In September 2017 we reported on a case (Global Corporate Limited v Hale) in which the High Court found that payments made by a company to its director-shareholders, although characterised at the time as dividends, were in fact salary payments.

This was in part because the directors had declared the dividends “provisionally”, with the possibility of “undeclaring” them and re-characterising them as salary payments if it turned out the company did not have enough distributable profits to justify the dividends. In the event, the company did not have sufficient distributable profits, and so the judge found that the payments were made by way of salary.

We noted at the time that the decision was problematic for various reasons. In particular, there is no real concept of “provisionally” declaring dividends in English law, and the judge arguably placed too much emphasis on the directors’ intentions, rather than what they actually did at the time.

In a welcome decision, the Court of Appeal has now overturned the High Court’s original judgment. The Court found that, on the contrary, the payments were dividends for four key reasons:

  • The company’s directors had expressly characterised them as interim dividends and had declared them as such to HM Revenue & Customs. There was no mention at the time of the payments taking the form of salary payments.
  • There was no suggestion that the dividends were declared “provisionally” and, although the court did not delve into the law on this point, the phrasing of the leading judgment seems to cast some doubt on whether it is even possible to declare a dividend “provisionally”.
  • In any case, regardless of whether the directors declared the payments as dividends, they were clearly distributions to the company’s shareholders (i.e. the directors), rather than salary payments, not least because the directors did not have service contracts with the company.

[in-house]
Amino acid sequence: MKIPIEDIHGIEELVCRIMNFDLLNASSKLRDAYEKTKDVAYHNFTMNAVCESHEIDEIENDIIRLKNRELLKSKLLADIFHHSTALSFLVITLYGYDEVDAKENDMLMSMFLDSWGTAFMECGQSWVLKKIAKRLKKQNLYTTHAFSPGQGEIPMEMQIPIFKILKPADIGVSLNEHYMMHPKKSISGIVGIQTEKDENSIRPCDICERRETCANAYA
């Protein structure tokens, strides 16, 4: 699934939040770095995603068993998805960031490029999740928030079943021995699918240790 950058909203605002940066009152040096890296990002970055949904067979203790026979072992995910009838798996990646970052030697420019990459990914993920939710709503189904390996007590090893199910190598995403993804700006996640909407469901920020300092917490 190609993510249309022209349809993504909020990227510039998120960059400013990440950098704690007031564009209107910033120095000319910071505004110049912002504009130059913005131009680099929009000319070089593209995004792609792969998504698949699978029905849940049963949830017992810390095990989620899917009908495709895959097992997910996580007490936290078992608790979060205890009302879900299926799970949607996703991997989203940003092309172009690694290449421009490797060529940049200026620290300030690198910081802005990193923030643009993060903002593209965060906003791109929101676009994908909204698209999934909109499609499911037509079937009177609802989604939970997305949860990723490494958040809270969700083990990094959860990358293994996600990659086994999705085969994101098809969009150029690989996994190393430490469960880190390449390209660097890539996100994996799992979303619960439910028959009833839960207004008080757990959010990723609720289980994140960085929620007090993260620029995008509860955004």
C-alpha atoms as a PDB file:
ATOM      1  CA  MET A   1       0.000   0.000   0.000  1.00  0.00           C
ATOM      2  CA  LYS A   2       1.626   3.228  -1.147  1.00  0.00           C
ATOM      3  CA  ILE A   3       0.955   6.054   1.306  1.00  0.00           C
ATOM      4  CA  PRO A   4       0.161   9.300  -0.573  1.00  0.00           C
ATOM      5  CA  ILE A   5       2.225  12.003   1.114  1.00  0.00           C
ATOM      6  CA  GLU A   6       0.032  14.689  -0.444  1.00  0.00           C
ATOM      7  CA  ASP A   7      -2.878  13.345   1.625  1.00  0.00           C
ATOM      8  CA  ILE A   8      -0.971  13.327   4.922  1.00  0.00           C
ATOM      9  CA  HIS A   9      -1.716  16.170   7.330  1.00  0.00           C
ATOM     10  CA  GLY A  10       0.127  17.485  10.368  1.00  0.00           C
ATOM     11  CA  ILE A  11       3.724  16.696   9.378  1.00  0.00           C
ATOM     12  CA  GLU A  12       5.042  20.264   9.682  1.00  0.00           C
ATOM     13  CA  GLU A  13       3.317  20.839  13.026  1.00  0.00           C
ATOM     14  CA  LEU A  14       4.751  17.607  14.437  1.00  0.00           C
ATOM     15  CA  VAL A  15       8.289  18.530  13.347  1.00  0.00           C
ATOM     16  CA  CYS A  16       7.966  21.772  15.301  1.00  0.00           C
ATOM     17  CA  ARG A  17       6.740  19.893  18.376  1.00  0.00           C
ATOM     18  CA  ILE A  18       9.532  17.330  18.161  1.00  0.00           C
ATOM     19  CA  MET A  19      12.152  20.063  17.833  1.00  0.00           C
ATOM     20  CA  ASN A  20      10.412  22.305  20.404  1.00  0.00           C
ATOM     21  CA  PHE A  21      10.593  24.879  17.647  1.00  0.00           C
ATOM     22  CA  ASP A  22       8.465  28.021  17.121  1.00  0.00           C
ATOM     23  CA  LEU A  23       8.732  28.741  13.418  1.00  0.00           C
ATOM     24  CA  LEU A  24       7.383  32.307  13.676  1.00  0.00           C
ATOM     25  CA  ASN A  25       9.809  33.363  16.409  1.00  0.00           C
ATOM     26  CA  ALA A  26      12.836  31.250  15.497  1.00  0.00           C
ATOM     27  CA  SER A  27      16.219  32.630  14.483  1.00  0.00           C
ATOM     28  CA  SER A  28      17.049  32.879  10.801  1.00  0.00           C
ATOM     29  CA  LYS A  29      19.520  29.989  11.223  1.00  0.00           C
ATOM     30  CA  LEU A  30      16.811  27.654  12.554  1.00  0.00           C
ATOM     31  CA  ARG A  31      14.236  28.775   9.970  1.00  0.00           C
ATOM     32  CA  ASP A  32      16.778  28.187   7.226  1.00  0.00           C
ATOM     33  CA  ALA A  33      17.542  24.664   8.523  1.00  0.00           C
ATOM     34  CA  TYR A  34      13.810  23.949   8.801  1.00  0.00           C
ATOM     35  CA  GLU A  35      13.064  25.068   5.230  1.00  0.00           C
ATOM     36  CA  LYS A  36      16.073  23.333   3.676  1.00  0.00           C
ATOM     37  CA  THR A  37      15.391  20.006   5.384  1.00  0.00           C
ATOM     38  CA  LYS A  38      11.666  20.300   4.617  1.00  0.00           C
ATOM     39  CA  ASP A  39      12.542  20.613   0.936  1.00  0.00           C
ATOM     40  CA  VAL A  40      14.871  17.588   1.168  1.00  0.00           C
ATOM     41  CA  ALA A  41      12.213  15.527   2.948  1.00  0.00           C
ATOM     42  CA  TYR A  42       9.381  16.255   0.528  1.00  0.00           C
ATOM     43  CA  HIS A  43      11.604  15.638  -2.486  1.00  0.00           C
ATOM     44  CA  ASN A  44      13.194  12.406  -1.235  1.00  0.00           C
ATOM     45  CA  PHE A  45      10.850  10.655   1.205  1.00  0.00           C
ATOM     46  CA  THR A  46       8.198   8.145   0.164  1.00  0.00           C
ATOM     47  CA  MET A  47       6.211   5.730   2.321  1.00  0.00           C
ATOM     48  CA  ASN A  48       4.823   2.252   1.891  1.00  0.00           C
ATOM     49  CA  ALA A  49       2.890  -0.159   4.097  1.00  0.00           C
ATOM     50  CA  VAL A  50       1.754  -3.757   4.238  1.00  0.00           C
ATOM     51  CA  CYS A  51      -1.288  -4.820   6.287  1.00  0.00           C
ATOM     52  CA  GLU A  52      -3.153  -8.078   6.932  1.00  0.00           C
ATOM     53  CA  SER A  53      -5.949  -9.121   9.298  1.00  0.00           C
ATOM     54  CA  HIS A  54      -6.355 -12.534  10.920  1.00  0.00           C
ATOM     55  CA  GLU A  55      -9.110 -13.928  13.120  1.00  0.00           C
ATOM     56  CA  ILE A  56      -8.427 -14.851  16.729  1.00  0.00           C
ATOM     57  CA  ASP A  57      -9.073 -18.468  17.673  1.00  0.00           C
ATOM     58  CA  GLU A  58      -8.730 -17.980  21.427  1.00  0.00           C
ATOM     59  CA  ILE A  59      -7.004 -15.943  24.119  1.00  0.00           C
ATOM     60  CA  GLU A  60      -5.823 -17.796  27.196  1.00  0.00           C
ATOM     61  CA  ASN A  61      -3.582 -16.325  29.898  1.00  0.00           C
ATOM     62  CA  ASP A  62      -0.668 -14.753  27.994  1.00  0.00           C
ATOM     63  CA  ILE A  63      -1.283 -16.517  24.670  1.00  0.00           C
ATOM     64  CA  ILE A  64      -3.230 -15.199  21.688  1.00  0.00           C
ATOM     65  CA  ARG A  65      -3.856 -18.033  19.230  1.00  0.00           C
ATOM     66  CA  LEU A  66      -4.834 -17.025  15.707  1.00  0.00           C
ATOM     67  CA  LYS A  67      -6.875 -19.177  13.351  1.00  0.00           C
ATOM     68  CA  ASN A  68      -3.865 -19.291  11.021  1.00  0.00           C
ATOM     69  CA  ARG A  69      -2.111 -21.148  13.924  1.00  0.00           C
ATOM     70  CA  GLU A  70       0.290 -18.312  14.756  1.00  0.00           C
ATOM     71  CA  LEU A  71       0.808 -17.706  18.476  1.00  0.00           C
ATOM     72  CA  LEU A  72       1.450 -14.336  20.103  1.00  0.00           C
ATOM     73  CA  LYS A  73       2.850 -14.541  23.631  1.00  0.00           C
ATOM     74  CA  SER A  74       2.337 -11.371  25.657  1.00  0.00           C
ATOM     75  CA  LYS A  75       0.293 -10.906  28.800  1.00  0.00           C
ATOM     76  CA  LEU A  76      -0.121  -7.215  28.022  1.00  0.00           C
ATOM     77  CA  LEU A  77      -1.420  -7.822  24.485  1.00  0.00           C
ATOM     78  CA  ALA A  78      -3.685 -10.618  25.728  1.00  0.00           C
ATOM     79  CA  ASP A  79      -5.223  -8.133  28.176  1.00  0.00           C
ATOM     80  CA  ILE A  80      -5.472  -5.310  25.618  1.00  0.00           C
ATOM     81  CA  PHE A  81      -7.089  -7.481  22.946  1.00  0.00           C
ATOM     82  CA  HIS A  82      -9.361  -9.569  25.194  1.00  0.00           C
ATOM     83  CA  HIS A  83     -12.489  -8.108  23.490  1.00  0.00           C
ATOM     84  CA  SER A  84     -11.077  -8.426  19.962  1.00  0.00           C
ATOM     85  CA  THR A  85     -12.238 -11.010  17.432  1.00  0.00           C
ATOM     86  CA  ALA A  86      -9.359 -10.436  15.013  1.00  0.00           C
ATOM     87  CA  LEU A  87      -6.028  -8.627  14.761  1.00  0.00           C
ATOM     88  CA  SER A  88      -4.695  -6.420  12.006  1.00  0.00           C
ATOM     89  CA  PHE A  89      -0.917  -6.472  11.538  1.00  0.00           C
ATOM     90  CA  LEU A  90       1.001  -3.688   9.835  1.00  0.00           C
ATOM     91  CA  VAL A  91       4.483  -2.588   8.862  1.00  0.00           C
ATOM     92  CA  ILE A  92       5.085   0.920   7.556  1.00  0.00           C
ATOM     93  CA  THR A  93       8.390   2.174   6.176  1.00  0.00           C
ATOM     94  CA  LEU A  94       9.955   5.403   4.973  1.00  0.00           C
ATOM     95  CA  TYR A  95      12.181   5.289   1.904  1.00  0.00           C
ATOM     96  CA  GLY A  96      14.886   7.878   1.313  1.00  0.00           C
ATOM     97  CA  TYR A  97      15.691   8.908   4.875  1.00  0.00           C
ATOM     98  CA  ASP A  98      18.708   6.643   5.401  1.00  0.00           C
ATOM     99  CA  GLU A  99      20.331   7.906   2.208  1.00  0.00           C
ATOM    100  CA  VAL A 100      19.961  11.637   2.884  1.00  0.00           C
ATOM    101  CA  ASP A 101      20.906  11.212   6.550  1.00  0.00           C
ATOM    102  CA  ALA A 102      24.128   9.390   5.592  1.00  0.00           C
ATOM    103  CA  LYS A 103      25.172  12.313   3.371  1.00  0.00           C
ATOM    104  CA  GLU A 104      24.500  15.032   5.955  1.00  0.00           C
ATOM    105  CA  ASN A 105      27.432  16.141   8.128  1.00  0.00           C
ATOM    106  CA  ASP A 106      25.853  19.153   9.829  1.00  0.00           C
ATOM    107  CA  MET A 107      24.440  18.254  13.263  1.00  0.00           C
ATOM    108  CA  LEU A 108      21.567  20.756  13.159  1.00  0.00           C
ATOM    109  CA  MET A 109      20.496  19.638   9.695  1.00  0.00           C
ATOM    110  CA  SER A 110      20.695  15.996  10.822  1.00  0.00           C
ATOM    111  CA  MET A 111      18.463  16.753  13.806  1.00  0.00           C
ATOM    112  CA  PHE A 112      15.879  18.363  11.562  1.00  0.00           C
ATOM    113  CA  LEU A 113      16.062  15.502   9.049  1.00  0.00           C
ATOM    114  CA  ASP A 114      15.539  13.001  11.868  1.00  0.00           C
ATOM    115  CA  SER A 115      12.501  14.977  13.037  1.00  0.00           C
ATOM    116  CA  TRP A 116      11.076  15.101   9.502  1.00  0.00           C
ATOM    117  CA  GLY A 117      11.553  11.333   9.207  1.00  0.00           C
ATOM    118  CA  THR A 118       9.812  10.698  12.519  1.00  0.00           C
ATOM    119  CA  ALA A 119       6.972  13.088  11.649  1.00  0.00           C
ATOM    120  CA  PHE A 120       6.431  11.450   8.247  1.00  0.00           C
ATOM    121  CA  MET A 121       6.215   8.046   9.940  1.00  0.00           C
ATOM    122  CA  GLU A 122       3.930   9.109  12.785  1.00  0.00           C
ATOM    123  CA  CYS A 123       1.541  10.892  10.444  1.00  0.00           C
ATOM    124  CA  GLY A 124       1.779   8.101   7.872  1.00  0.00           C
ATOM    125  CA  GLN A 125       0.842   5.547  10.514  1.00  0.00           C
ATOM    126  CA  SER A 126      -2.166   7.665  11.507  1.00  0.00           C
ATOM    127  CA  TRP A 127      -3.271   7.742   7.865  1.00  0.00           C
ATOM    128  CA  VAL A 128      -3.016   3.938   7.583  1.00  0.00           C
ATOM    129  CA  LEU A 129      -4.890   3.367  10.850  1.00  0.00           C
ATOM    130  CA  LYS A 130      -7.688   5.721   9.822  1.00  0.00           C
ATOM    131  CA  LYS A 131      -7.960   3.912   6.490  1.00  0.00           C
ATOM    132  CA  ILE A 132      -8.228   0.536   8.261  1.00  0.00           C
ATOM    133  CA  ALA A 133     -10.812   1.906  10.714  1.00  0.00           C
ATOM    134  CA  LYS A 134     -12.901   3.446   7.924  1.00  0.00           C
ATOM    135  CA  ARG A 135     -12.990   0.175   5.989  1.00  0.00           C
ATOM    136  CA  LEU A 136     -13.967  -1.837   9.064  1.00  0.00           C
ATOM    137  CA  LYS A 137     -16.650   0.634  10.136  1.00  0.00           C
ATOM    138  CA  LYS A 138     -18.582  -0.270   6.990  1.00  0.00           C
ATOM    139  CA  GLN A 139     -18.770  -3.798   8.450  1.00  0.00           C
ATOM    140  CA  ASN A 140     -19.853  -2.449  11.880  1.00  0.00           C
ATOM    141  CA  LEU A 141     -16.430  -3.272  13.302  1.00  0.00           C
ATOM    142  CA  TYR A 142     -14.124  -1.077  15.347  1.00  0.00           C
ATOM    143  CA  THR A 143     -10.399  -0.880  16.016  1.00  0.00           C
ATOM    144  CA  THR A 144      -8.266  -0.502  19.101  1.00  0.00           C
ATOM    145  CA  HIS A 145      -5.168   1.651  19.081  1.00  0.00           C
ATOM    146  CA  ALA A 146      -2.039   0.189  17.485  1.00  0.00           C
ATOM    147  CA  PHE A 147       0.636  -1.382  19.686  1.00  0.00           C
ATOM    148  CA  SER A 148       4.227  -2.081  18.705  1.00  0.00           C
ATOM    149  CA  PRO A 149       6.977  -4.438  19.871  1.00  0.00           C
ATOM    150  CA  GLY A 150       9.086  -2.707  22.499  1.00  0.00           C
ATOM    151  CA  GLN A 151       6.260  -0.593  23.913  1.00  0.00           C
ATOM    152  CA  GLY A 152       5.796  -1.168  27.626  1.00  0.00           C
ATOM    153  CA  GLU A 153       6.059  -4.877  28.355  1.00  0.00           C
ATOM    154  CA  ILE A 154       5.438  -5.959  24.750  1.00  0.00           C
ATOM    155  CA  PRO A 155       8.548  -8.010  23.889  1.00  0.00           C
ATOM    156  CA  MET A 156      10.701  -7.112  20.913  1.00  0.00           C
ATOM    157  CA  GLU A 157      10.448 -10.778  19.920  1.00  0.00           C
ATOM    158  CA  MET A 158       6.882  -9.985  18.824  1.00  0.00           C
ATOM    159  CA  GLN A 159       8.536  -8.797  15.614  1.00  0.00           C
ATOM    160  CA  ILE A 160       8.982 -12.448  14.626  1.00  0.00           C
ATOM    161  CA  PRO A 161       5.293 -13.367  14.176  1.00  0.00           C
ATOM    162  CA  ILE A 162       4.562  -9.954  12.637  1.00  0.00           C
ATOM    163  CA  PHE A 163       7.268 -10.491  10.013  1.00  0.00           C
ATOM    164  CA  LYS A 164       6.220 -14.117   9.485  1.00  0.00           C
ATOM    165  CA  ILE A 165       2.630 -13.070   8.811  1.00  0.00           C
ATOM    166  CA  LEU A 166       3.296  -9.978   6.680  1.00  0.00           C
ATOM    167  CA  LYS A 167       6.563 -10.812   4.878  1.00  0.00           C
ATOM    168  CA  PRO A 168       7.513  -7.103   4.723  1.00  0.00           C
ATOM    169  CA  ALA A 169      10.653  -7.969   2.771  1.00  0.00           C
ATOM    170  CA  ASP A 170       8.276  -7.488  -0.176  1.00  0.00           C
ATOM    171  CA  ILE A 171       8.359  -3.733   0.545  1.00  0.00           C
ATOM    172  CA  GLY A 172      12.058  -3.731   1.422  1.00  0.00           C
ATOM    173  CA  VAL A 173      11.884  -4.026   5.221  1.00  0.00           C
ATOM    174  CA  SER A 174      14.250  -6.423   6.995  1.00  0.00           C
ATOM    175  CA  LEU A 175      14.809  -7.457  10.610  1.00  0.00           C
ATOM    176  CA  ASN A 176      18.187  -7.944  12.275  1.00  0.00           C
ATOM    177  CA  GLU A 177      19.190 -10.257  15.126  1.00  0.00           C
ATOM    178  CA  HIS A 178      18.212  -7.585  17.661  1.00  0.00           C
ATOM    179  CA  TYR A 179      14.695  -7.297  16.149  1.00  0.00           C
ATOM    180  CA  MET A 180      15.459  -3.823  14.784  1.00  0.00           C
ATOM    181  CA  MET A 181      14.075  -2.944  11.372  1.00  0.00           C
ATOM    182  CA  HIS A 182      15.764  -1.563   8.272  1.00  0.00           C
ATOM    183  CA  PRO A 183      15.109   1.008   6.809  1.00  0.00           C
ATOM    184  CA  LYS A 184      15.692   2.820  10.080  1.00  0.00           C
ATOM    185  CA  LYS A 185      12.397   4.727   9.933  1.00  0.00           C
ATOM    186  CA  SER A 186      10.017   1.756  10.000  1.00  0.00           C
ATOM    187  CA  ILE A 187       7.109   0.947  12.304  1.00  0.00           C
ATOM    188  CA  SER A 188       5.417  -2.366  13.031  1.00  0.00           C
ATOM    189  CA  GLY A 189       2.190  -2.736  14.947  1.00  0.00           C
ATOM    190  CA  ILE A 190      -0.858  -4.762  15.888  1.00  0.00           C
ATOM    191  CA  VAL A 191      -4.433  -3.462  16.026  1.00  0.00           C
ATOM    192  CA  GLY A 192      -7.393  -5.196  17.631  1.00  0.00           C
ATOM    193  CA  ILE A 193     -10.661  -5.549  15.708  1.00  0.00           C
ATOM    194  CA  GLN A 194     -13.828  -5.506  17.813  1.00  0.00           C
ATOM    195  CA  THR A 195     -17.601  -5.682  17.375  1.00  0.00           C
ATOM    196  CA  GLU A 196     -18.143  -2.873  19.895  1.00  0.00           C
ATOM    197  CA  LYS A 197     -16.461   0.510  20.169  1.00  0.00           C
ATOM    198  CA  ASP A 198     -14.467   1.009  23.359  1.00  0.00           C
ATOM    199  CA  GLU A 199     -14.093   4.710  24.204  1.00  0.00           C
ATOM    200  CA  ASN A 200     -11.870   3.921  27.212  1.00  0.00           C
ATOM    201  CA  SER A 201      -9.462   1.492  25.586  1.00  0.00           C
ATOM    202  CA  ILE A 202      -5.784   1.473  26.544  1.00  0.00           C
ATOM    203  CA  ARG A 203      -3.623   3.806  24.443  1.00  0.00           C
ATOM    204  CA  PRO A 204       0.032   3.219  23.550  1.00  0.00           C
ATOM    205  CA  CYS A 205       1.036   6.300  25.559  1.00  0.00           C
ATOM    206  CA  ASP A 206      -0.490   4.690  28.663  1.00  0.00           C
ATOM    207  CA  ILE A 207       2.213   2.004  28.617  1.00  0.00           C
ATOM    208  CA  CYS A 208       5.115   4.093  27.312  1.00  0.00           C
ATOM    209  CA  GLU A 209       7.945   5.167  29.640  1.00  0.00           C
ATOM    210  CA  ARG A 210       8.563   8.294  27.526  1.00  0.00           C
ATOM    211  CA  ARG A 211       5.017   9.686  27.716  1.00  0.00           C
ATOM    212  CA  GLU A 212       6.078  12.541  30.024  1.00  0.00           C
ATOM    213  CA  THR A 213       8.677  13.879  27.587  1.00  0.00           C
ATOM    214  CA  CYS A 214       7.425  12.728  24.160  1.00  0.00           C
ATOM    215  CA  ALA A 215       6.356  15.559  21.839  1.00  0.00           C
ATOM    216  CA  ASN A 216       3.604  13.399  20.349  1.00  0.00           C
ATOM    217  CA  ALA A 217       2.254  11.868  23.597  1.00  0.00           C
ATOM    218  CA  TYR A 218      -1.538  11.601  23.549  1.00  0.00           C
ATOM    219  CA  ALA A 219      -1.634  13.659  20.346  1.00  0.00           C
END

• The judge in the original decision had focussed on the intention of the directors, rather than the nature of the payments themselves. Although the knowledge of a company’s directors can be relevant in some cases when deciding whether a payment is a dividend, it is not possible for directors to intend a payment to be something else when in reality it is a distribution.

This is clearly the right result. The original decision was odd, driven partly by the fact that the trial judge had embarked on his own line of questioning that took his decision down the wrong route.

If there is a lesson from this decision, it is that, when authorising payments to shareholders, the directors of a company should be crystal clear what form the payments are intended to take. They may, for example, be salary payments, or repayments of loans, if there are existing arrangements that support that classification. But if a cash payment to a shareholder cannot be characterised in this way, it will almost certainly be a distribution and will need to be paid out of distributable profits.